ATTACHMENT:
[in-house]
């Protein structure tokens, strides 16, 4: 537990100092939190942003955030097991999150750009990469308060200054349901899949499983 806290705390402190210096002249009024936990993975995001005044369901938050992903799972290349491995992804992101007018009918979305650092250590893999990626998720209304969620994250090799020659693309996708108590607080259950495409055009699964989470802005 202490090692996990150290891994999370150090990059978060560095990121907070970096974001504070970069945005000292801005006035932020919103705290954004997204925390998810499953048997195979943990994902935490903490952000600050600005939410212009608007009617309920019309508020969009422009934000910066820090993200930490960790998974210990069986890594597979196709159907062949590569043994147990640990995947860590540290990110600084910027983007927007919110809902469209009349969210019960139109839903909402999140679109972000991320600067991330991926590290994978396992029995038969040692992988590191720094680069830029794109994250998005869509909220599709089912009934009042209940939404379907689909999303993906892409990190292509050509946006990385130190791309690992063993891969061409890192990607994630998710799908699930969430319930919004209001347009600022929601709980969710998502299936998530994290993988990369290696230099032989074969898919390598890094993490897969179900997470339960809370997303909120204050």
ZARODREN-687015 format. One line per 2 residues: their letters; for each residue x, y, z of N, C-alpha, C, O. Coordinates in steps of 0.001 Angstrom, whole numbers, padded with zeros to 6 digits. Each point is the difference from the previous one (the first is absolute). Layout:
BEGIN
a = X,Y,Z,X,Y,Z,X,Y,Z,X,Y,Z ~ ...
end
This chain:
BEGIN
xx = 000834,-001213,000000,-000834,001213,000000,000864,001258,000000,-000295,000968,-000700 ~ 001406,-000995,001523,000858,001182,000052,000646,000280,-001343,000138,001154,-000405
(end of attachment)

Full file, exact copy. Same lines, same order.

[in-house]
């Protein structure tokens, strides 16, 4: 537990100092939190942003955030097991999150750009990469308060200054349901899949499983 806290705390402190210096002249009024936990993975995001005044369901938050992903799972290349491995992804992101007018009918979305650092250590893999990626998720209304969620994250090799020659693309996708108590607080259950495409055009699964989470802005 202490090692996990150290891994999370150090990059978060560095990121907070970096974001504070970069945005000292801005006035932020919103705290954004997204925390998810499953048997195979943990994902935490903490952000600050600005939410212009608007009617309920019309508020969009422009934000910066820090993200930490960790998974210990069986890594597979196709159907062949590569043994147990640990995947860590540290990110600084910027983007927007919110809902469209009349969210019960139109839903909402999140679109972000991320600067991330991926590290994978396992029995038969040692992988590191720094680069830029794109994250998005869509909220599709089912009934009042209940939404379907689909999303993906892409990190292509050509946006990385130190791309690992063993891969061409890192990607994630998710799908699930969430319930919004209001347009600022929601709980969710998502299936998530994290993988990369290696230099032989074969898919390598890094993490897969179900997470339960809370997303909120204050």
ZARODREN-687015 format. One line per 2 residues: their letters; for each residue x, y, z of N, C-alpha, C, O. Coordinates in steps of 0.001 Angstrom, whole numbers, padded with zeros to 6 digits. Each point is the difference from the previous one (the first is absolute). Layout:
BEGIN
a = X,Y,Z,X,Y,Z,X,Y,Z,X,Y,Z ~ ...
end
This chain:
BEGIN
xx = 000834,-001213,000000,-000834,001213,000000,000864,001258,000000,-000295,000968,-000700 ~ 001406,-000995,001523,000858,001182,000052,000646,000280,-001343,000138,001154,-000405